The police can’t be bothered keeping law and order, probably because they know the court system won’t prosecute miscreants. So it falls to the building management to install that great British catch-all solution – more CCTV cameras – to enable the police to identify who battered that old lady half to death a few days after the incident. Politicians, the justice system, the police, and just about everyone else has utterly failed the poor. This whole story has little to do with housing, but by pretending it does the middle classes can virtue-signal while avoiding any discussion of the real problem.

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19 thoughts on “15 Feral Street

  1. I’m reminded of a quote by the late Peter Risdon (his blog sadly now cybersquatted) referring to one of Theodore Dalrymple’s essays on the poor, and how the sort of habitation where there was human excrement on the stairs wasn’t down to poverty of money, but poverty of morals.

  2. The sort of habitation where there was human excrement on the stairs wasn’t down to poverty of money, but poverty of morals.

    PJ O’Rourke made the same observation when he visited housing projects in New Jersey.

  3. The right of self defence is the answer. But a brave and well armed population unwilling to take any more shite from criminal scum might just decide it is not willing to take any more shite from political scum either.

    In light of recent events f*** all will be done to help these people. Might be better not to have two kids on benefits in the first place.

  4. One solution which sounds very Soviet Russian but worked was to allow the tenants to have a veto on who moves in.

    This was done on a council estate (it happened a while ago – more than 10 years – so I can’t remember where) and another estate was reserved as a dumping ground for the scum. The result was that the police could police the dump estate effectively and the decent folks could live their lives among like minded people.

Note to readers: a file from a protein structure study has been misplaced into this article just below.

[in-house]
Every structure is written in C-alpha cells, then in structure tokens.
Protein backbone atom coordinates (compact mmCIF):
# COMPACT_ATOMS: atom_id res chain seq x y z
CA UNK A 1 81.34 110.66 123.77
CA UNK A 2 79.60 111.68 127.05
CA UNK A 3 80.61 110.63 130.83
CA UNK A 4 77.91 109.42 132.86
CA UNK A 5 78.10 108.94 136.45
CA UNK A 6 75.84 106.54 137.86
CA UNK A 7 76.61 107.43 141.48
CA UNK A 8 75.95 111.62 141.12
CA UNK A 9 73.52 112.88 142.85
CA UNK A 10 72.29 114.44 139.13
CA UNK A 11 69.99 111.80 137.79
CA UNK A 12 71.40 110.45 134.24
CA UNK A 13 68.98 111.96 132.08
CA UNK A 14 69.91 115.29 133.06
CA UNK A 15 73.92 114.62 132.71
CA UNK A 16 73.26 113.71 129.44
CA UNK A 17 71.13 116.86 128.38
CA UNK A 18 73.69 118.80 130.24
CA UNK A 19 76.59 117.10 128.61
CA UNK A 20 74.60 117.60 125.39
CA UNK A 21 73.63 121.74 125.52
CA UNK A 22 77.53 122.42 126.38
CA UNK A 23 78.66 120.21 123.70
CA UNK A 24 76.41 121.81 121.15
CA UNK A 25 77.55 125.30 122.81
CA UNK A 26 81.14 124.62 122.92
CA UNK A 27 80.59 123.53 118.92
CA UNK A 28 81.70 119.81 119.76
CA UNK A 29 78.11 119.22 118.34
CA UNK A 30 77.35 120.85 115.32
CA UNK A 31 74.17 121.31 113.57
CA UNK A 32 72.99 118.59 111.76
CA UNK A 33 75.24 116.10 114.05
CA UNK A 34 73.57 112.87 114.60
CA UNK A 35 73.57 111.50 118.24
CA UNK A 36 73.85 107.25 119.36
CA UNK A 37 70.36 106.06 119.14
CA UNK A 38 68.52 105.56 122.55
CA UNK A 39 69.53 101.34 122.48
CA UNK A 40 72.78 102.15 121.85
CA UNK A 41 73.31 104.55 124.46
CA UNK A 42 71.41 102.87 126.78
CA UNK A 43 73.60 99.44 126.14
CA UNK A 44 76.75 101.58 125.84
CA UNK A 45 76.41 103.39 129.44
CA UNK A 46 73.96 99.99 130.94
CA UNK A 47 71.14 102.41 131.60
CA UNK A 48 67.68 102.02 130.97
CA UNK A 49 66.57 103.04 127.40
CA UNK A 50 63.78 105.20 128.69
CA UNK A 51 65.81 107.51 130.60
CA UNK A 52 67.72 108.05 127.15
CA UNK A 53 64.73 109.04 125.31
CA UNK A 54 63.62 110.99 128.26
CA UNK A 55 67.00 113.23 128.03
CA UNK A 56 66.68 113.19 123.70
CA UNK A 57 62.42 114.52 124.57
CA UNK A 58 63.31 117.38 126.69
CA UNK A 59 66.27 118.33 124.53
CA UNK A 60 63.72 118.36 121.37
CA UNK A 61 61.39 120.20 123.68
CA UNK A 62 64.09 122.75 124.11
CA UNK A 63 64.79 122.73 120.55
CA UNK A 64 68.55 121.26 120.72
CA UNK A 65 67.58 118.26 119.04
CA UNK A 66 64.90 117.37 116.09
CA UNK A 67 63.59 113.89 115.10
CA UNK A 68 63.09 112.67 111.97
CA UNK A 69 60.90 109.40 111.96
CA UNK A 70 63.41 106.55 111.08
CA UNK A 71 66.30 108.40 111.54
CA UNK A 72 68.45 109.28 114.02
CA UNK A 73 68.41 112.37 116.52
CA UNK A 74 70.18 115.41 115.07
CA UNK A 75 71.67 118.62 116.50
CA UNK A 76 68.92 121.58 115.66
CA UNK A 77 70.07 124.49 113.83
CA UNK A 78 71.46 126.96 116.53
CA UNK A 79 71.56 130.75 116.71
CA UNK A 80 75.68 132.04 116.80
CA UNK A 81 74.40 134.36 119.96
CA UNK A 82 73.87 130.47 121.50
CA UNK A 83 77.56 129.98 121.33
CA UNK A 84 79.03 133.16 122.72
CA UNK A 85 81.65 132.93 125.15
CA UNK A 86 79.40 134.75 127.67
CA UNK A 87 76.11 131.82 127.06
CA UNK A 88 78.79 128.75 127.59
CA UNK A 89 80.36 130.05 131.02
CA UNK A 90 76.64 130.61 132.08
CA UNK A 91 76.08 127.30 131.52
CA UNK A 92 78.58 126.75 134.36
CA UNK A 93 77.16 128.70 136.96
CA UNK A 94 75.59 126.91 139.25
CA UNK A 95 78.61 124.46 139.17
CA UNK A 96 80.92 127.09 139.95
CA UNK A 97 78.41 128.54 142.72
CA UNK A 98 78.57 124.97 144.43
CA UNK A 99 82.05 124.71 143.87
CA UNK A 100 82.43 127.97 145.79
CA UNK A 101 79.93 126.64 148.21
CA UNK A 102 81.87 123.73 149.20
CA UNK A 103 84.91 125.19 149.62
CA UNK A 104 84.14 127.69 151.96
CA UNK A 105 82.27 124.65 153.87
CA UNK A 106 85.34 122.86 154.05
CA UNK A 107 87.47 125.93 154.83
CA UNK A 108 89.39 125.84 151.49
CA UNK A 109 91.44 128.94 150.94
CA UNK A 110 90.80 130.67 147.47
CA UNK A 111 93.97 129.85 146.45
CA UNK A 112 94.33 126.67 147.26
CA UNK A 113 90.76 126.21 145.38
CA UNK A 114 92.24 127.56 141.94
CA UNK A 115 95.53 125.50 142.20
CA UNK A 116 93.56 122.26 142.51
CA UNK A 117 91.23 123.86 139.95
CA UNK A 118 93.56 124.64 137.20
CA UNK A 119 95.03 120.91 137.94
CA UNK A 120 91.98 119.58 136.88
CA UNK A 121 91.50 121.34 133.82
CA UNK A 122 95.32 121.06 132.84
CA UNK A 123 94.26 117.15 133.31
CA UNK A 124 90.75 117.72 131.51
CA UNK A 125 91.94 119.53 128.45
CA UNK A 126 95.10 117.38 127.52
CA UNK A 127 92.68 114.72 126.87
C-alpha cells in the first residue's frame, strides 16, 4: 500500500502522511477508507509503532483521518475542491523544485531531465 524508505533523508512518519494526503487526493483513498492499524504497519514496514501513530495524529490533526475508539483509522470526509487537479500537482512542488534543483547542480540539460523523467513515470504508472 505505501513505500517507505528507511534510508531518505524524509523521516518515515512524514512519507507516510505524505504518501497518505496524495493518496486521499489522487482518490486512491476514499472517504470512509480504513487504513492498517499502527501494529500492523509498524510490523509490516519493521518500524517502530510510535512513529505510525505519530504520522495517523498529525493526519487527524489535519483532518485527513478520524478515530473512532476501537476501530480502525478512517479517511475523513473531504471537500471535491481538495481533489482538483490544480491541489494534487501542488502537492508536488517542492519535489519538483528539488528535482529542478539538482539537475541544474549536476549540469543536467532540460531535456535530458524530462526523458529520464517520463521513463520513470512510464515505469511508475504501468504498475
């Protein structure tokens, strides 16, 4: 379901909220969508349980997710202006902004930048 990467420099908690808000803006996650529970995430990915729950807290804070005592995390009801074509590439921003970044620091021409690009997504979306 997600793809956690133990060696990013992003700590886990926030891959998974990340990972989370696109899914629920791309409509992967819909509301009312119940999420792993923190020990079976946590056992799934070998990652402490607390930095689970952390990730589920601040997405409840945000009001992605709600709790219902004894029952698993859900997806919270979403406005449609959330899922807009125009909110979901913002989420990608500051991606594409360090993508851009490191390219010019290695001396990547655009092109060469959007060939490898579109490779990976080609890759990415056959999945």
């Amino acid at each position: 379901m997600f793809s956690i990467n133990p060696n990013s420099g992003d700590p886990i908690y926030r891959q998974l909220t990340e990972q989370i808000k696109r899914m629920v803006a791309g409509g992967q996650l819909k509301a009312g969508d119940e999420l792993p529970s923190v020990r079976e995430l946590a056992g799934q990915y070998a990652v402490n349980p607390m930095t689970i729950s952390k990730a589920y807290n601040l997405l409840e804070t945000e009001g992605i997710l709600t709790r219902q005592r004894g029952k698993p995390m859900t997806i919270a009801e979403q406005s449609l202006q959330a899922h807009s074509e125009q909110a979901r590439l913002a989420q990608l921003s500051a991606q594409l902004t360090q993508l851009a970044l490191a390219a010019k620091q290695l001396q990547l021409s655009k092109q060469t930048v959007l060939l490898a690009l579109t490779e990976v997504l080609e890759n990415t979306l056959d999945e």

The whole apple cart was upset by social workers who complained and insisted on placing the bad apples among the good (everyone deserves a 132nd chance, eh?) so that they would be encouraged to rise up to the same level of good behaviour. Guess what happened … answers on the back of a postcard to the usual address.

    The problem is the people running the system, not necessarily all the people IN the system.

  5. Near me is a house divided into flats and filled with people who under the Rehabilitation of Offenders umbrella are ‘integrating’ back into society. One flat is occupied by a former felon who now, it seems, deals drugs; our assessment is based on a constant stream of shaggy sad-sacks who turn up at his flat and leave hurriedly two minutes later. The occupant has also managed to get a marker hung on a nearby telephone wire to indicate this where drugs are sold.

    We did have a relief from this procession of Ne’er Do Wells when the guy broke some terms of his probation and went back inside for a few weeks though curiously his flat was trashed just after he departed and NACRO, who organise this occupation, had to clean it up and repair it for when laddo eventually returned. I understand he has to go back to the same accommodation, but happily now improved.